Tulips and tiger lilies. Pansies and petunias. Marigolds and mums.
A vacant city lot on Hampshire Street across from School 18 may be transformed into a blooming garden this summer with the help of students, parents, educators and residents.
The larger goal -- if the pilot project is successful -- is to transform the neighborhood and to provide a model that can be replicated across the city to fight violence and blight by making kids stakeholders in their communities.
Osman Musse -- one of the summer school students who will be starting the garden -- is looking forward to planting his favorites: roses and sunflowers.
"We need this for our school. It will make our community look good," said the 11-year-old.
The community garden is the most recent endeavor by the West Side Youth Violence Task Force and is part of a larger initiative to clean up vacant lots and properties. The group is working with Grass Roots Gardens, a local organization that provides insurance on vacant city lots for volunteer beautification efforts. Other programs are aimed at curbing youth violence, increasing home ownership rates and improving literacy.
The task force, which started last fall, is the brainchild of Marian T. Deutschman, a communications professor at Buffalo State College, and Buffalo Police Lt. Donna M. Berry.
While seated next to each other at the Irish Classical Theater one evening last year, the two began talking. Berry was concerned that kids who become involved in violence and gang activity are getting younger and younger.
"Gangs are recruiting children as young as the fourth grade," said Berry, who lives and works in the community targeted by the task force. "It is my neighborhood. I take it personally. A lot of kids at 18 have been involved directly or indirectly with violence."
As as result of the conversation at the theater, the task force was formed. About 50 people are involved, including representatives from Buffalo State College, the Buffalo Police Department, Buffalo Public Schools, the Erie County Health Department, elected officials, the faith-based community, service agencies, and city, county and family courts.
The approach is to treat the problem of youth violence as a public health issue, Deutschman said.
The group started small by adopting School 18 as a pilot project.
"We want measurable results. We want to demonstrate we made a difference," said Deutschman, interim director of Buffalo State's college and community partnerships program.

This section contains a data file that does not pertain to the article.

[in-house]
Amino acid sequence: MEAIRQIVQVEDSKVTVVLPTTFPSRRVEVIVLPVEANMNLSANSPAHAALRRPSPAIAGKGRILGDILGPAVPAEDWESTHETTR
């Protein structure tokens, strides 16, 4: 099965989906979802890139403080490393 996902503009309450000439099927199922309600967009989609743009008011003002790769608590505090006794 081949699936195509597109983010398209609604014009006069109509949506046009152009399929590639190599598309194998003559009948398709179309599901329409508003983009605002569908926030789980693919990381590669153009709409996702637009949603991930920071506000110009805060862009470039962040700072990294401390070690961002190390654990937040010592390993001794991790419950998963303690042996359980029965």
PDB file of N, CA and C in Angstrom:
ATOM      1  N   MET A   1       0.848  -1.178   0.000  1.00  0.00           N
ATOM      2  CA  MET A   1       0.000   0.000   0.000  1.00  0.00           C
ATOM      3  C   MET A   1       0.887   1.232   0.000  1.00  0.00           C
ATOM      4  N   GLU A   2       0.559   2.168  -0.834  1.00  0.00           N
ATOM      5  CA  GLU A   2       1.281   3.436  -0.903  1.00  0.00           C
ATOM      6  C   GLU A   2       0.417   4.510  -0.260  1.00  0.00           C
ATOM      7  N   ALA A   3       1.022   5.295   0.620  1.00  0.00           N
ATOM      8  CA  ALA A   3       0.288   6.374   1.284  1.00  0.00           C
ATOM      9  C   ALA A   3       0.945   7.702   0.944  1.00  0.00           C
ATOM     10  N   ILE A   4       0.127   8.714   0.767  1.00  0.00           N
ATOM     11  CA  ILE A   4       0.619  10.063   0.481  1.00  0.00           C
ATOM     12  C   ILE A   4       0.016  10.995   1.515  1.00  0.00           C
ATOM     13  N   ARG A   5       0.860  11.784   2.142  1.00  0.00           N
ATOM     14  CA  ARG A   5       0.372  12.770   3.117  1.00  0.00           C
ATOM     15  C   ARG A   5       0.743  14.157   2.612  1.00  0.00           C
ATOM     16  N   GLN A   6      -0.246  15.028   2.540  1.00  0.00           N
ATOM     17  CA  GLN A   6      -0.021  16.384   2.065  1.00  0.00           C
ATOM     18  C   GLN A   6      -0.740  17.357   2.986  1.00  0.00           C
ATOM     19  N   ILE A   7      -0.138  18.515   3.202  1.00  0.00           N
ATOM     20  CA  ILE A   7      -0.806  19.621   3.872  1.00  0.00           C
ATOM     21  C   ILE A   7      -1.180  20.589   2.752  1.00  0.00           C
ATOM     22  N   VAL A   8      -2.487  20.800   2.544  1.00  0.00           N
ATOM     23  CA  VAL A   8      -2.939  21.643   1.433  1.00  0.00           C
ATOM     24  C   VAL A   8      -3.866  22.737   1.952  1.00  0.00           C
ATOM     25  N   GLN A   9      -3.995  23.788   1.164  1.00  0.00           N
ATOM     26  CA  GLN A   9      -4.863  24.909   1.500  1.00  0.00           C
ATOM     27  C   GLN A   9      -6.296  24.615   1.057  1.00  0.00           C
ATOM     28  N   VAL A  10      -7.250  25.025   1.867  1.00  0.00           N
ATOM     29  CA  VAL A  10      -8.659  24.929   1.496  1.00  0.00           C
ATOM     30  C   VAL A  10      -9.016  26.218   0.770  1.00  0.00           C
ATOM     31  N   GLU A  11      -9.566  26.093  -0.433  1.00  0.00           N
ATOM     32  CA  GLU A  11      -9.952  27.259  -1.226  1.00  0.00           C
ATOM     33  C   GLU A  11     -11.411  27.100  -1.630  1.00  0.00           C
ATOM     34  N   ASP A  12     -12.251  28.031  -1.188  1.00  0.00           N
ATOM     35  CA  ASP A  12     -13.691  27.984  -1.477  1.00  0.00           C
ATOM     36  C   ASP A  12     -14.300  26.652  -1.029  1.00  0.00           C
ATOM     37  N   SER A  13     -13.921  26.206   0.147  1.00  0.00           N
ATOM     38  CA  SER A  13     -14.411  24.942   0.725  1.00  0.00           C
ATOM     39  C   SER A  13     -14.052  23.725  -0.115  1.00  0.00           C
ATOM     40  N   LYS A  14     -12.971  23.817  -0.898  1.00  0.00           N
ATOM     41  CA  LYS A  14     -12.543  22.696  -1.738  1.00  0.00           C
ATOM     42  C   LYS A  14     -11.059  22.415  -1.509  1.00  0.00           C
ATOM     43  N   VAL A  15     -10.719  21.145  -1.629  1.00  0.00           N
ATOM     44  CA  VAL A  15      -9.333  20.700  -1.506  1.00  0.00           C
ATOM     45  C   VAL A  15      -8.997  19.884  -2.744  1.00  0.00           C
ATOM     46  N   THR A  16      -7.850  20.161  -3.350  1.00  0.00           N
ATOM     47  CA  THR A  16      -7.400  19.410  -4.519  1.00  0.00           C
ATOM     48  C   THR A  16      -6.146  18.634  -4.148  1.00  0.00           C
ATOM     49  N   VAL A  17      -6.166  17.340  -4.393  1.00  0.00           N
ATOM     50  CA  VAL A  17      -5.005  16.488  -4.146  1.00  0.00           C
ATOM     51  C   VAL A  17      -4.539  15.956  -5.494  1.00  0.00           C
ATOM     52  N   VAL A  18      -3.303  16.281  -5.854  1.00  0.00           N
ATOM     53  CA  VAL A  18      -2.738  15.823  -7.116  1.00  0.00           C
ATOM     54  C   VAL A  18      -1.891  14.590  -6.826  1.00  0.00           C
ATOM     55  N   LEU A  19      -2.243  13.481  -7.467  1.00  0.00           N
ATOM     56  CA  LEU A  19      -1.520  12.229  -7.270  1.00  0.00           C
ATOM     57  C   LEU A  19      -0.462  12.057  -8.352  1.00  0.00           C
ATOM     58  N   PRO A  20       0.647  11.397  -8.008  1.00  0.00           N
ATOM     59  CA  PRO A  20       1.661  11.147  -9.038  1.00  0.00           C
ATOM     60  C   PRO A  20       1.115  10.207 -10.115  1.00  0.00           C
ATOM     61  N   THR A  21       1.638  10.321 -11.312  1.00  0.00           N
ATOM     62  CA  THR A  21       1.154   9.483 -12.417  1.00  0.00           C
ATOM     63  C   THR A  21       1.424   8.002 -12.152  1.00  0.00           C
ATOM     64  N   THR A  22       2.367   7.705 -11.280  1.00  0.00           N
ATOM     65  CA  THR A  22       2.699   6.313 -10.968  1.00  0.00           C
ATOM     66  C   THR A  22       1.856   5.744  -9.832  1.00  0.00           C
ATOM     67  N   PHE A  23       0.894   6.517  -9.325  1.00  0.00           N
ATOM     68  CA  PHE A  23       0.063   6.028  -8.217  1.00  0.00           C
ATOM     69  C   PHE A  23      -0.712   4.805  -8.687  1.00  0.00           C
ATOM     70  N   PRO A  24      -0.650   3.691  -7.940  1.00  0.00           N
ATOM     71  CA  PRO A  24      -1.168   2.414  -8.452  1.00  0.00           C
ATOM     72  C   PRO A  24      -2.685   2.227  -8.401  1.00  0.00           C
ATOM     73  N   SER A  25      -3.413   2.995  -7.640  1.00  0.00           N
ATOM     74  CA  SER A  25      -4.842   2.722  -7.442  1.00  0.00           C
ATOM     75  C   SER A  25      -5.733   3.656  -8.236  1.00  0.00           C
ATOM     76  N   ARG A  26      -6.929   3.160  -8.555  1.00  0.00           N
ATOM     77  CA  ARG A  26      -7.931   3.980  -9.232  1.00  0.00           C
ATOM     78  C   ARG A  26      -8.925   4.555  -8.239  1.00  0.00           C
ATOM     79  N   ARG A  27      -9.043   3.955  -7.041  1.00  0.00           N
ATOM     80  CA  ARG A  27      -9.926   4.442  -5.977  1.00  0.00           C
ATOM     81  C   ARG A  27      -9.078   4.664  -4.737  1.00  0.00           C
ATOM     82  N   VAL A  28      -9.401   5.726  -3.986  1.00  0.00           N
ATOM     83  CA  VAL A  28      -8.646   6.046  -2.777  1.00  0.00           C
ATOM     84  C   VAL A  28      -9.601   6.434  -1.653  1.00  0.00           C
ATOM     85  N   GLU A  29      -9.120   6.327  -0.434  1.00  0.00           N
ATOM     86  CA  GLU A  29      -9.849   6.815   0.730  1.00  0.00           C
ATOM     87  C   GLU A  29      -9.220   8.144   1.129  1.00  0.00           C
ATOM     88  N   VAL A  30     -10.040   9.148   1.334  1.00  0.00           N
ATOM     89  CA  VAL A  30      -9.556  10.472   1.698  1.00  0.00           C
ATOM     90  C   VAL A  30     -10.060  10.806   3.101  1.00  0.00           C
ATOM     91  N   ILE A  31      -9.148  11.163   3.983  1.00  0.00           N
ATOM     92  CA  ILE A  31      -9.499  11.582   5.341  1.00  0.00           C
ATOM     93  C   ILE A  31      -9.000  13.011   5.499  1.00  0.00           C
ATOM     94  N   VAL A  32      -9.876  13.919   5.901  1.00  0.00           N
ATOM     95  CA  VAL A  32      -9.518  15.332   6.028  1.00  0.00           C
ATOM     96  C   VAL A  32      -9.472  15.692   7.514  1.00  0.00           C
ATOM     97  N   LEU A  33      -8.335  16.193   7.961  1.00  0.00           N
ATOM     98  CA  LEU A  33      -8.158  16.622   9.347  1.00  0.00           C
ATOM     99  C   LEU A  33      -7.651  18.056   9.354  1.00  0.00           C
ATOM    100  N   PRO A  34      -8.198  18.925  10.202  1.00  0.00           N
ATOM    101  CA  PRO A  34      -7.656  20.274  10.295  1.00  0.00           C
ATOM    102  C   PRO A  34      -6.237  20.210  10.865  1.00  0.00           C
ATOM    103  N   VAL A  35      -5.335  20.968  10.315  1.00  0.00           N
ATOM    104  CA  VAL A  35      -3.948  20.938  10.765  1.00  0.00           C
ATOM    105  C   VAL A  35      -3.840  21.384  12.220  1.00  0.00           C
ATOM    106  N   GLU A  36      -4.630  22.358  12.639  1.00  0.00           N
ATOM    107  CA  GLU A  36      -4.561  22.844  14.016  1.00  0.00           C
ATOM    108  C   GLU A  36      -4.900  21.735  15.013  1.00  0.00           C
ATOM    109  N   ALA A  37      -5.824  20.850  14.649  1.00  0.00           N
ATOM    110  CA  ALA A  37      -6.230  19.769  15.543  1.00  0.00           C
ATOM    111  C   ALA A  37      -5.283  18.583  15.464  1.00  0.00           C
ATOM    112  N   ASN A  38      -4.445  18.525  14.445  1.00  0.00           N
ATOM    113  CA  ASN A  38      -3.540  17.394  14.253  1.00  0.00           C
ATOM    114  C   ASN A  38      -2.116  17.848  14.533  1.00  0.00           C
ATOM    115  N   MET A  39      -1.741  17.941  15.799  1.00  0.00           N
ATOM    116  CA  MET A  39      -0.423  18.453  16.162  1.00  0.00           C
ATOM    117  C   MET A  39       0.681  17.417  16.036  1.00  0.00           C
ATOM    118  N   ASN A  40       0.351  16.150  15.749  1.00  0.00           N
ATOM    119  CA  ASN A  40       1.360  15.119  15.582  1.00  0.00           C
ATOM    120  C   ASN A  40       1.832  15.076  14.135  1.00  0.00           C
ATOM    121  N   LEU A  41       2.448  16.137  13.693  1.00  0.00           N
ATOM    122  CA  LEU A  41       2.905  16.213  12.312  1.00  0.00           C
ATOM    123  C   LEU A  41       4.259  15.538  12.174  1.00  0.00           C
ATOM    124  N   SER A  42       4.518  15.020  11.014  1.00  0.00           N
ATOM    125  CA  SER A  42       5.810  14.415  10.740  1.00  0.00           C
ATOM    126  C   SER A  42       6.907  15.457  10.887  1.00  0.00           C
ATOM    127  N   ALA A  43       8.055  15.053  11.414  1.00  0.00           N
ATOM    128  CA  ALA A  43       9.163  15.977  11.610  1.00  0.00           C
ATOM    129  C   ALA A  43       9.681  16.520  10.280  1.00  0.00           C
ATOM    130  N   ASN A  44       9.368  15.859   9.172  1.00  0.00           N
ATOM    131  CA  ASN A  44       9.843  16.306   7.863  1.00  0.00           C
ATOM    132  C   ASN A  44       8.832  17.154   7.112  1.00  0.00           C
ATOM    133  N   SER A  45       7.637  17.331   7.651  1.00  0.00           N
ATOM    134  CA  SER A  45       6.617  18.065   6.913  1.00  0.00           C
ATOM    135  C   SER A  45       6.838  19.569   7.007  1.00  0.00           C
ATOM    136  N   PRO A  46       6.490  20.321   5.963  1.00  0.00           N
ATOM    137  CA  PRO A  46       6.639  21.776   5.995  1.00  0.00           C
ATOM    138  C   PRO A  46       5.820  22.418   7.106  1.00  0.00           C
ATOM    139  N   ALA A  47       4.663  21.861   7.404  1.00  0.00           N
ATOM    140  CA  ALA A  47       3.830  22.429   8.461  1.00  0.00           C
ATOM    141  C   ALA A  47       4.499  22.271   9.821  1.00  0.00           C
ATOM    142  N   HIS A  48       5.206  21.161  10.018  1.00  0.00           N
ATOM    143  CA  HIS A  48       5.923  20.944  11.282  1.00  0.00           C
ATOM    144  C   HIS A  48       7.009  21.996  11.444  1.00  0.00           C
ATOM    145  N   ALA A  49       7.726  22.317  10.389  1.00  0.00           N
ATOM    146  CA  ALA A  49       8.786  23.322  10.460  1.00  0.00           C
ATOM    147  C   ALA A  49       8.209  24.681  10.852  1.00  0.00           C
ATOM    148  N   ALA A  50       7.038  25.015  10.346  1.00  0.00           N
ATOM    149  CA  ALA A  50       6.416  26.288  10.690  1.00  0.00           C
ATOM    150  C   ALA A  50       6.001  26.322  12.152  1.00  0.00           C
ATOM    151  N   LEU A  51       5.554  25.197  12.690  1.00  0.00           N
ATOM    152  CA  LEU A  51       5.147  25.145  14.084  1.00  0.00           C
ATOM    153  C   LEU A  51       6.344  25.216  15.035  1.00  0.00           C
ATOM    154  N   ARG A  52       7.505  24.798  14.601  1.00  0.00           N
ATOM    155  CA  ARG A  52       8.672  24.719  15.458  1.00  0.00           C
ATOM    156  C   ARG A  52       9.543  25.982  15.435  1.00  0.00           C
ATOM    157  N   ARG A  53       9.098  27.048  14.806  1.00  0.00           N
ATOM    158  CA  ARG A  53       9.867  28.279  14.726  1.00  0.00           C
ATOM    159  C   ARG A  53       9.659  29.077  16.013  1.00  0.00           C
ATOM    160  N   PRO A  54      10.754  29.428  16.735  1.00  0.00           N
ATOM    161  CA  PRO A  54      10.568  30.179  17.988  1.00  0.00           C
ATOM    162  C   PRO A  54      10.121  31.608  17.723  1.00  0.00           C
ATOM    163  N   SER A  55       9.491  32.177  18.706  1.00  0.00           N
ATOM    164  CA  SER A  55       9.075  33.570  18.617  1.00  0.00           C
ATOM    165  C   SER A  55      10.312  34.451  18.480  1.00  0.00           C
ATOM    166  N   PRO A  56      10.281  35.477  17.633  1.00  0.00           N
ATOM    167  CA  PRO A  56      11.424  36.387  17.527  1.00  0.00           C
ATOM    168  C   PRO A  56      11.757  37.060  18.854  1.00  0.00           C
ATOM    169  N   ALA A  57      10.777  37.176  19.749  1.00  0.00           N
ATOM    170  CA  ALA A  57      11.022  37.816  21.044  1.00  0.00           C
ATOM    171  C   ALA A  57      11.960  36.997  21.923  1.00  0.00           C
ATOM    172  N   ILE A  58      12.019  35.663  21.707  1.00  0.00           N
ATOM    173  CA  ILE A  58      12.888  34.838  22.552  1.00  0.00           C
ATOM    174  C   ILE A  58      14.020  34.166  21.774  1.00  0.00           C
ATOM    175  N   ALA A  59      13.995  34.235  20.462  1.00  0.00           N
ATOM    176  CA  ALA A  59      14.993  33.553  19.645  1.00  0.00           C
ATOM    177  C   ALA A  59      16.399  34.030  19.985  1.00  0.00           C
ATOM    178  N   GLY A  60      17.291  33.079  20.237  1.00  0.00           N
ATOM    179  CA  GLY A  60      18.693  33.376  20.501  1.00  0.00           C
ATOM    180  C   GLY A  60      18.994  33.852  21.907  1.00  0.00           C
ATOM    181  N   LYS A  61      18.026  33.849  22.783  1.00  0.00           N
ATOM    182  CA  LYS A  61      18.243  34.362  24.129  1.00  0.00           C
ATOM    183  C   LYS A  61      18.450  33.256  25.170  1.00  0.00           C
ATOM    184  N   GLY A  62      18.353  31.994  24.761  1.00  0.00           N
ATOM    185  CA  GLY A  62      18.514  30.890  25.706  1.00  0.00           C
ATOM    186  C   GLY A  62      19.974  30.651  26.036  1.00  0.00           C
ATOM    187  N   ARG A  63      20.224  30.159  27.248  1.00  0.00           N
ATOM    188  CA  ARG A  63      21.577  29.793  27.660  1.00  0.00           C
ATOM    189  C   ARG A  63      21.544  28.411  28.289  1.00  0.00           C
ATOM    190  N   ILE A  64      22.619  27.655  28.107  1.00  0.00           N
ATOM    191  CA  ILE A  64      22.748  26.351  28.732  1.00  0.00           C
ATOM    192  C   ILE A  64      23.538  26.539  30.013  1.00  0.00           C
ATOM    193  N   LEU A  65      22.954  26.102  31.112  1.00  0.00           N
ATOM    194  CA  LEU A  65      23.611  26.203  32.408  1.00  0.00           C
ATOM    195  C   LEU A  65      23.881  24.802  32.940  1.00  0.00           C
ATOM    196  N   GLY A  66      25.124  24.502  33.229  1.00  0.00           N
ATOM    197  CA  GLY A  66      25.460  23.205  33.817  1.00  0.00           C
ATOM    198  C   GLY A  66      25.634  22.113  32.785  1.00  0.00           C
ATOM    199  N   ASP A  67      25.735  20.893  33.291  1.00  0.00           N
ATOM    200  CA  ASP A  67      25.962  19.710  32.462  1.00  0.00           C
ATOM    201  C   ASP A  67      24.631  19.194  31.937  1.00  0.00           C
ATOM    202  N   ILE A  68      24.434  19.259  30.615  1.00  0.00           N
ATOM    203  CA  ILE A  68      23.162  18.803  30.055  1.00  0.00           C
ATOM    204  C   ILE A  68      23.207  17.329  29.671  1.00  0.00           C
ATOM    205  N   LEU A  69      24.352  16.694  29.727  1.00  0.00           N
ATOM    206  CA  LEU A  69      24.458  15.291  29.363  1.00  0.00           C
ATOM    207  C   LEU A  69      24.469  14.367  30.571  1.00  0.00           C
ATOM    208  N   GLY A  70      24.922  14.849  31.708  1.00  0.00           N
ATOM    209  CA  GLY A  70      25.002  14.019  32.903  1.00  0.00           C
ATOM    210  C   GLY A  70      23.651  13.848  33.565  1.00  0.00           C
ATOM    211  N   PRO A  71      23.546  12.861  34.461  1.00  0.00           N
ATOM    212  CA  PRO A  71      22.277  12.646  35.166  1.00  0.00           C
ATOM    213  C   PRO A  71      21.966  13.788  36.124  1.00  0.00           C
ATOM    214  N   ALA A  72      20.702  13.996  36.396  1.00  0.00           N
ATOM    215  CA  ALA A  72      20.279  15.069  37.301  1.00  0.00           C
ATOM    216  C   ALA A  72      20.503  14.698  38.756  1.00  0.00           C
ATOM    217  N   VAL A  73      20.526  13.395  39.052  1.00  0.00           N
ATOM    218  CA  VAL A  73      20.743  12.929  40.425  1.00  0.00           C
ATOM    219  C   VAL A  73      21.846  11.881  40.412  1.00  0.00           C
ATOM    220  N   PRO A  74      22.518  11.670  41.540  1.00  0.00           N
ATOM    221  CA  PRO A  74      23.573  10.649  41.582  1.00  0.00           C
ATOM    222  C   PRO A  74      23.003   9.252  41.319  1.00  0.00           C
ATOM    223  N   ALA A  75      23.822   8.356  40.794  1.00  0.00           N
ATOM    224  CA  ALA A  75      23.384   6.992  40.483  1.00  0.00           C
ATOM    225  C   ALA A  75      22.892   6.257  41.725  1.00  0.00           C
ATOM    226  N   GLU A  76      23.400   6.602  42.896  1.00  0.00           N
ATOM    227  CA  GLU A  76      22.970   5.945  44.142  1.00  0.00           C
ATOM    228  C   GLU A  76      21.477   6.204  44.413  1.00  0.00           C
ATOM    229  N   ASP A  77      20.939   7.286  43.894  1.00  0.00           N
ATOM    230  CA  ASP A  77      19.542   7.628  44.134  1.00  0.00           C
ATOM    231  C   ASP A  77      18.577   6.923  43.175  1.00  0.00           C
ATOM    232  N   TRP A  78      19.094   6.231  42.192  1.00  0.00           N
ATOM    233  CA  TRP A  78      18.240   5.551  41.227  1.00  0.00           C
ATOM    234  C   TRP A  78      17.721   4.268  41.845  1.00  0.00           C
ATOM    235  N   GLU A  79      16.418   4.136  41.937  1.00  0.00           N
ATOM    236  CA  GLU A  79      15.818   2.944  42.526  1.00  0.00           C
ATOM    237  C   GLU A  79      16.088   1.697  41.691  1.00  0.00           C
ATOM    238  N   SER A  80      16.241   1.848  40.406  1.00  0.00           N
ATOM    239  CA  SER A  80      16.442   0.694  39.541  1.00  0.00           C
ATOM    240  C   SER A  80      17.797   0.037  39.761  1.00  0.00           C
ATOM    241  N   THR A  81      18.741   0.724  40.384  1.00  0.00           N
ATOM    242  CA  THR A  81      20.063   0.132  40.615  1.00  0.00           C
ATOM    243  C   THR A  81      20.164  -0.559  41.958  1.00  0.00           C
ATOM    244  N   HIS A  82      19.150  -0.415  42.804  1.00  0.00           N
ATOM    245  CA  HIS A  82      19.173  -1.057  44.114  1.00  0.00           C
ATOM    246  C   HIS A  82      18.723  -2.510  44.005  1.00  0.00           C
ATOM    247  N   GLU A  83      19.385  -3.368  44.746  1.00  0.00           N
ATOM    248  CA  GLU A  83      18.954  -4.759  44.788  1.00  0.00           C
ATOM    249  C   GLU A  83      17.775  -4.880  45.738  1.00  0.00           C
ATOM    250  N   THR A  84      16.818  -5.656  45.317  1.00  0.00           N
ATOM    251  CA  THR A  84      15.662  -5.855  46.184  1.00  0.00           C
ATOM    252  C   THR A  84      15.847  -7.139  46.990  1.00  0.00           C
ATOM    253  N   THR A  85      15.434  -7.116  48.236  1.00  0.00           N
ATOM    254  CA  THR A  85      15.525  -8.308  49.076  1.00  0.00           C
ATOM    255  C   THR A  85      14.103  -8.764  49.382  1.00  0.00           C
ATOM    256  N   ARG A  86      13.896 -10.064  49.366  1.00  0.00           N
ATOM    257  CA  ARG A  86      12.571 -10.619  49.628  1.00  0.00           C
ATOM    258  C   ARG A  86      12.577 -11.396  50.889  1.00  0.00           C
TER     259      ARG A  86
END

So far, the members have put together six weeks of gang-resistance education and training for fifth-graders.
A gang expert from the Police Department also was brought in to make presentations to adults in the task force. He showed participants how to recognize gang behavior in kids and showed the group different gang symbols, graffiti and clothes.
"Everybody knows a little about gangs," said Michele Graves, partnership associate who works with Deutschman. "But there are things they don't know. [For example], sometimes it's generational how kids are recruited. Grandfathers recruit from inside jail. You have second and third generations in these gangs. It's a way of life."
Also, task force members surveyed more than 60 faith-based organizations about existing youth-related activities at their organizations. The information will be compiled into a database for parents and students at School 18, the Dr. Antonia Pantoja Community School of Academic Excellence.
If the pilot project is successful, the group plans to apply the program to similarly distressed communities throughout the city.
"The whole idea is to see if we do make a difference, and then we will let people know what we did to start this and how to go from there," Berry said.
As for the community garden, Berry coordinated the project. A neighborhood cleanup took place last month. Now they're just waiting for City Hall action on the project, which is expected soon, so they can begin planting.
Once the garden has been planted, students will learn about the life cycle of plants -- from seed to bloom and beyond. They will record observations and keep science journals, said Maggie Henry, a third-grade teacher at the school who has been working with Berry to get the project started.
The soil at the proposed garden will be tested for free by Cornell University, Henry said.
If results come back normal, the group also will start a vegetable garden. Then fourth-grader Janice Orama, 9, will plant her favorites -- broccoli and lettuce.
Until then, she said, she will settle for her favorite flowers -- "daisies, roses and sunflowers."